Breaking down the numbers on the 873 exonerations, researchers found that five of out 10 defendants were African Americans; nine out of 10 were men. More than 100 of the 873 exonerations were prisoners that had been facing death sentences.
Out of the false convictions for homicides and sex crimes examined by the Big Ten university researchers, DNA evidence proved to be the kicker. Among the 305 charged with sexual assaults, about two-thirds of exonerations came by DNA testing. Nearly one-third of the 416 false homicide convictions were exonerated by genetic testing.
The review released by the National Registry of Exonerations revealed that innocent Blacks also had to wait disproportionately longer for their names to be cleared than innocent Whites. African Americans wrongfully convicted of murder, for example, spent an average of three more years in prison before being released than Whites who were cleared.
“It’s no surprise that in this area, as in almost any other that has to do with criminal justice in the United States, race is the big factor,” said Samuel R. Gross, a University of Michigan law professor and a senior editor of the registry, a project of the law school that aims to provide data on false convictions to prevent them in the future.
The analysis focuses on the three types of crimes for which exonerations are most common: murders, sexual assaults and drug-related offenses. It is based on 1,900 wrongful convictions from 1989 to mid-October of last year. About 7 percent of those cases involved exonerated Black defendants. Because of limited data for other groups, the authors compared only Black and White populations in detail.
“The causes we have identified run from inevitable consequences of patterns in crime and punishment to deliberate acts of racism,” wrote Gross and his fellow authors, Maurice Possley, a senior researcher, and Klara Stephens, a research fellow.
When it comes to murder, Black defendants account for 40 percent of those convicted of the crime, but 50 percent of those wrongfully convicted, they found. Whites accounted for 36 percent of wrongfully convicted murder defendants.
The report further revealed that the high murder rate within the Black community reportedly contributes to the high number of wrongfully convicted Black murder defendants, but it alone does not explain the disparity, the authors write.
Racial bias may play a role. Only about 15 percent of all murders committed by Black people involve White victims, yet 31 percent of blacks eventually cleared of murder convictions were initially convicted of killing White people, they found.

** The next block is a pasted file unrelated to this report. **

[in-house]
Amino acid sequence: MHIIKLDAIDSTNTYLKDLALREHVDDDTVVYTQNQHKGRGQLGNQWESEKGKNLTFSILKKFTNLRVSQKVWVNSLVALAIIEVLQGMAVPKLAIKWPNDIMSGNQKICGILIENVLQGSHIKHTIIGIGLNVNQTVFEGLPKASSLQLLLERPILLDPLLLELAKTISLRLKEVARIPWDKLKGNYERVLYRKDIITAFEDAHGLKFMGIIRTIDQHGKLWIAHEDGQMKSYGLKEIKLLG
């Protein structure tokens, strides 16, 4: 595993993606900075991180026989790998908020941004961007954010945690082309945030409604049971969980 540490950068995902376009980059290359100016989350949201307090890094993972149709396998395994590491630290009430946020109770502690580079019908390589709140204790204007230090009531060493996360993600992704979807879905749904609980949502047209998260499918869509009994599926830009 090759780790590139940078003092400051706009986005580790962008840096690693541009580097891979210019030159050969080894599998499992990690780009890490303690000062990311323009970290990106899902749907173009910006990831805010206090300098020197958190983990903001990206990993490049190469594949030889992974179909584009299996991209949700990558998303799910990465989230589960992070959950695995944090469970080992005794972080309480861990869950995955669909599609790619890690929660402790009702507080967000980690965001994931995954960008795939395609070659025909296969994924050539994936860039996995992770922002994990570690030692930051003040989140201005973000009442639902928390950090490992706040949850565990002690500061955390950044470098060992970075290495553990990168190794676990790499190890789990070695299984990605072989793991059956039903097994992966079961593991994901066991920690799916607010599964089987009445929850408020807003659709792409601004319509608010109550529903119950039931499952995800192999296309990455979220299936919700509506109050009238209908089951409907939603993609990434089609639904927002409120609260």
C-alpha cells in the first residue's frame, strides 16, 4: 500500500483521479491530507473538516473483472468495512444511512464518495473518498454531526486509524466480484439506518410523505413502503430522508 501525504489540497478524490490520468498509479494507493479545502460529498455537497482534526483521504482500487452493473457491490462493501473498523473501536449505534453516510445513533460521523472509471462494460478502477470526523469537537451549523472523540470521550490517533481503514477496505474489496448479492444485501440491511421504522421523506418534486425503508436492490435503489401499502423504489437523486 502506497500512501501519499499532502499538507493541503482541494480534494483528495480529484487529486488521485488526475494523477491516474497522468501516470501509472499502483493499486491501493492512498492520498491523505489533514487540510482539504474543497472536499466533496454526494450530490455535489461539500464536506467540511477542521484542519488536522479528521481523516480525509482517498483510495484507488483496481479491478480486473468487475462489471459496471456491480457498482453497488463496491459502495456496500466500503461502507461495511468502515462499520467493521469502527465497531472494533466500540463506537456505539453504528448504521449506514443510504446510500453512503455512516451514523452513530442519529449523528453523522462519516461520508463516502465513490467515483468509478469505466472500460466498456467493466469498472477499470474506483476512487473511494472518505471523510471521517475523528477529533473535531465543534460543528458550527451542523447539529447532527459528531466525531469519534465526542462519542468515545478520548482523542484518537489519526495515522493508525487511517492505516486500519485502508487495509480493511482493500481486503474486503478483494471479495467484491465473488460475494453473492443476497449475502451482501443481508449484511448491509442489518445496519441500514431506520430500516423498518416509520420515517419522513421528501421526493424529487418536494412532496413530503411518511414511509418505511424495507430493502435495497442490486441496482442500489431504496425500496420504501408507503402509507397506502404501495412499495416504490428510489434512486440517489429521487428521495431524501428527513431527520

Misconduct, such as hiding evidence, tampering with witnesses or perjury, may also have contributed to the racial disparity, according to the report.
The authors found such wrongdoing was present in 76 percent of cases in which Black murder defendants were wrongfully convicted, but just 63 percent of cases in which White defendants were exonerated.
The report’s authors found similar patterns for sexual assault, with 59 percent of all exonerations going to Black defendants, compared with 34 percent for White defendants.
“Racially disparate treatment has permeated the United States criminal justice system throughout history,” explains Edwin Gimsley in a piece he wrote for the Innocence Network, a group of independent organizations that exonerate and support the innocent, and redress the causes of wrongful conviction.
“During the Jim Crow era, Blacks were legally barred from voter rolls in several southern states and were therefore barred from serving on juries. In this era of racial strife, the police, prosecution, defense attorneys, judges and jurors were almost always White. Cross-racial misidentifications, forced confessions, all-White juries, and blatant racism led to the wrongful convictions of countless innocent Black people.”
Gimsley added: “Between the 1870’s and 1960’s, a significant number of Black defendant-White victim allegations never made it to trial. The Tuskegee Institute Archive estimates approximately 3,500 lynching deaths of Blacks. How many of the lynched were actually innocent will forever be a mystery.”